(photo credit: Norwich Street Art: Why do you do this? by markheybo on flickr.com.https://creativecommons.org/licenses/by-sa/2.0/legalcode.)
New writing class tonight.
Instructor gives us ten minutes to write an essay that could be submitted to a writing blog. It had to be about either an issue we have with our writing or a revelation we’ve had. After the ten minutes, each of us would have to read our essay to the group and listen as they gave feedback.
The instructor set the timer.
No ideas. Lots of ideas. Have to write. No time to decide. Start writing.
The first thing that I wrote was . . . never mind. I didn’t write about it because I’m sure it did not make sense. I crossed it out. The second thing that I wrote was “how writing a daily blog has changed me as a writer.” From there, I wrote and wrote and wrote, many more pages than anybody else in the class had when the alarm bell rang. Pencils down.
After I read my essay and received some feedback, one of the people in the class said that they kept waiting for me to say that I stopped writing the blog. That I gave up. There was a moment in the piece that I mention my desire to stop, to give up, but I explain what kept me going. Then another person said that they would have given up. They wondered what it was that drove me to keep going. One person even said that she thought blogs were dead and even if they weren’t what I was doing wasn’t really a blog. It was a diary and it should be private. (I won’t go into it here and I didn’t elaborate then, but I did respectfully disagree with her, and truth be told, I kind of wish I told her to go to hell after she insulted my 200+ days of hard work in one snide, misinformed public remark.)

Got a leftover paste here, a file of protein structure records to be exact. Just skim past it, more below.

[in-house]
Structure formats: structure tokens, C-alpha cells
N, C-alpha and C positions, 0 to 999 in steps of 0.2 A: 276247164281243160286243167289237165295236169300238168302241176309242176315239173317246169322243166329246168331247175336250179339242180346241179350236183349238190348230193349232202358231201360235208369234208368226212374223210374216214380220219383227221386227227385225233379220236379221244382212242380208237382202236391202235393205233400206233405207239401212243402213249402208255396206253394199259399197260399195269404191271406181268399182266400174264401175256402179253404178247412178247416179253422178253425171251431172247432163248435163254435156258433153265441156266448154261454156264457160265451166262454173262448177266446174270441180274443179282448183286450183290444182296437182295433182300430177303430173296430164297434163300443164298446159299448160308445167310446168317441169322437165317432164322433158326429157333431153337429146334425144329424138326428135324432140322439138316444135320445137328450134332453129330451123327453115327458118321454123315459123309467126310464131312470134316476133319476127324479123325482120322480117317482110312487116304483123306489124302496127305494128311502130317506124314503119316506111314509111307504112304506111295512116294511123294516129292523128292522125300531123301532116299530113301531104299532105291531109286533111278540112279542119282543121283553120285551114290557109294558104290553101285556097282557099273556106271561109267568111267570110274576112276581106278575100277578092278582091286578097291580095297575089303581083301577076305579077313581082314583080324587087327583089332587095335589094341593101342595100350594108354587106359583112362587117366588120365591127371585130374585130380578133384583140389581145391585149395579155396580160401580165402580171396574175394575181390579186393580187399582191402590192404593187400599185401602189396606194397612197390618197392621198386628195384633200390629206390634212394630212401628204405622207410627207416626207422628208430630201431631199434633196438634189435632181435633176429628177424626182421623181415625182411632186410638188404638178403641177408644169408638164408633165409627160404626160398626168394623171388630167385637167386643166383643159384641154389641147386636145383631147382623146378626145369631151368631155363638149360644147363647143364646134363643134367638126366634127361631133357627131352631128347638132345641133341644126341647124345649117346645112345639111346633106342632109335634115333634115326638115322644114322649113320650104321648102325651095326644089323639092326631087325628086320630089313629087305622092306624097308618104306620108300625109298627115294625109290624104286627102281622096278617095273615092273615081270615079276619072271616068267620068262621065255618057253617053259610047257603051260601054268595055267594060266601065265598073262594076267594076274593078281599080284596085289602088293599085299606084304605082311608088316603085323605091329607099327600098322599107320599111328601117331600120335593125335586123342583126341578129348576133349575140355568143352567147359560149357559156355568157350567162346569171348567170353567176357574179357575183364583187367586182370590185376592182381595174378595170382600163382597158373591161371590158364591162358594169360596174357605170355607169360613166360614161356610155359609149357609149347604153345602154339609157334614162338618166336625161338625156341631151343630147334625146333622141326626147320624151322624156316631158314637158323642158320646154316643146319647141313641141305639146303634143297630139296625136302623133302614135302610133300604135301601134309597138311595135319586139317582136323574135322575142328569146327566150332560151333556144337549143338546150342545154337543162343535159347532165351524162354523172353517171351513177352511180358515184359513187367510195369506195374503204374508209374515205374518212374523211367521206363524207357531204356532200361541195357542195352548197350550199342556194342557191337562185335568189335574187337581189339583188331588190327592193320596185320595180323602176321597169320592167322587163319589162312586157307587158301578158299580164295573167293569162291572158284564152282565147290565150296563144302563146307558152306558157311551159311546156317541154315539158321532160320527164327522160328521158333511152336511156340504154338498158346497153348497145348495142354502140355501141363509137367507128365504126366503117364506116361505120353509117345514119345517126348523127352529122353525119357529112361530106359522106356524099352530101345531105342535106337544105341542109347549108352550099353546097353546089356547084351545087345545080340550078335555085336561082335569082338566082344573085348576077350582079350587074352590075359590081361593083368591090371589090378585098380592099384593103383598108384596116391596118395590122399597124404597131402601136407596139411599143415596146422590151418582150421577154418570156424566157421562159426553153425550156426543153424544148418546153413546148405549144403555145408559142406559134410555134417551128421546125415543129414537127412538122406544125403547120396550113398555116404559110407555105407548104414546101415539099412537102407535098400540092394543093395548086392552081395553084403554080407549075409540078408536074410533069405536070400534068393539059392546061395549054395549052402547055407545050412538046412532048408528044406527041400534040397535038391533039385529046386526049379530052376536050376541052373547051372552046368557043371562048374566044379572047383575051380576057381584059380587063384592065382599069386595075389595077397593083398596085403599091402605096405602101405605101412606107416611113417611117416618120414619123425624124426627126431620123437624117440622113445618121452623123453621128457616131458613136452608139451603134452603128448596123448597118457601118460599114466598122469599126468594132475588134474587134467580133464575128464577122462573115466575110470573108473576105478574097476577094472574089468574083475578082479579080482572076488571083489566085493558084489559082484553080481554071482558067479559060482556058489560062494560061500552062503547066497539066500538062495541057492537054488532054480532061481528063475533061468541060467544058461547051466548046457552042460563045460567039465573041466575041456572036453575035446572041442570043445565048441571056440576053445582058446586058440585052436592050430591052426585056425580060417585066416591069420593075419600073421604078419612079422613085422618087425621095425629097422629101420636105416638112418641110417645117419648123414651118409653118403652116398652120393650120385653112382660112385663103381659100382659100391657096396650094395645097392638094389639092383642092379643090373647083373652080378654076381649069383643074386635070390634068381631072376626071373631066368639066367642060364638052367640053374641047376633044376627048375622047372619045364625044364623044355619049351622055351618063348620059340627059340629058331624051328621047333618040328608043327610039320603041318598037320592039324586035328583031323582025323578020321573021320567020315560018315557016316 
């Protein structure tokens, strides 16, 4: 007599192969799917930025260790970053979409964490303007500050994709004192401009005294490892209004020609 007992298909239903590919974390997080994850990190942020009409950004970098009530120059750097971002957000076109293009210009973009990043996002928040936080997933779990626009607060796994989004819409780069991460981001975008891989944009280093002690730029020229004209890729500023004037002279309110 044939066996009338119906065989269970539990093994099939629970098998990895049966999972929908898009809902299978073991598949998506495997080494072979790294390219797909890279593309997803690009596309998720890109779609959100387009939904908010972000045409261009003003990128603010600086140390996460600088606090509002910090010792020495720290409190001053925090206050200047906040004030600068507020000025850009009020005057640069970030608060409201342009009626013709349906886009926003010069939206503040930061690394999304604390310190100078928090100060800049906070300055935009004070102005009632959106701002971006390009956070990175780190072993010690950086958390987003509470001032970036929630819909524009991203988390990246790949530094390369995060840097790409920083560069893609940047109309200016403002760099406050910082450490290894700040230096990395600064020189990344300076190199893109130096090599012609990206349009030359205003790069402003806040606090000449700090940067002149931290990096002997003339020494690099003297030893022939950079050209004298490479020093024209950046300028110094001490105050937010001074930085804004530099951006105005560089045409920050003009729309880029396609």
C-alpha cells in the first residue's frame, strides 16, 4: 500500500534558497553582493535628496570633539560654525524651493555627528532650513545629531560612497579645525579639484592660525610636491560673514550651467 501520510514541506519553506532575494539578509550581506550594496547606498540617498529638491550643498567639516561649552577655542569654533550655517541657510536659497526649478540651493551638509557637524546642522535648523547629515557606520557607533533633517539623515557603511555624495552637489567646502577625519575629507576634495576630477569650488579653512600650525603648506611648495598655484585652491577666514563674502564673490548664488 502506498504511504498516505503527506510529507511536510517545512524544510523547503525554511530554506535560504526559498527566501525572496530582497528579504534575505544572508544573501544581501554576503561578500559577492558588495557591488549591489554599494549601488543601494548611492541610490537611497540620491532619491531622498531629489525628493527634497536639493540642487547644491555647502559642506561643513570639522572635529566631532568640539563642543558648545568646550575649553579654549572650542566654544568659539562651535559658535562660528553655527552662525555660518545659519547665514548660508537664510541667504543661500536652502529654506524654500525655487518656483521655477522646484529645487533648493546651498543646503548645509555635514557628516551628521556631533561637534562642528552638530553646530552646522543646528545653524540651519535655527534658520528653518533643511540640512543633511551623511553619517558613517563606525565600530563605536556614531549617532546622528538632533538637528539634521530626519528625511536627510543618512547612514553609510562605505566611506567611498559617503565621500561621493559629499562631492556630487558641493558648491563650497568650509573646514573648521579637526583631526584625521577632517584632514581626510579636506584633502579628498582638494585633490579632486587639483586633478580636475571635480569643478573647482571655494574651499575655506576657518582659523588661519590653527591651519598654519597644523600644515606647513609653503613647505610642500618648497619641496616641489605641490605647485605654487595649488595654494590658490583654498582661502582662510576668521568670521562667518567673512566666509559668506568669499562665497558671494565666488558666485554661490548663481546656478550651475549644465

So what did drive me to keep going? Was it the commitment? The fact that I made the commitment public. I like the stress of having to come up with an idea every single day?
I had answers, but I didn’t have a good one. Not then. But now I do.
It’s kind of obvious. I wish I’d thought of it then.
The 10 minute assignment provided the answer. In the past, I would have panicked and not recovered. I would have produced something, but I am certain it would not have a distinguishable form and function. However, today, after I panicked about my inability to think straight and come up with a clear idea, I moved on pretty quickly. The work had to be done so I did it.
I credit 205 days of writing for others, and attempting to be at least somewhat interesting, with making it possible for me to write the essay I wrote for class. It was by no means submission-ready, but it had a beginning, middle and promise of an end, and the class found the subject one they would like to read about in a writing blog.
I think I may have just found the essay’s ending.
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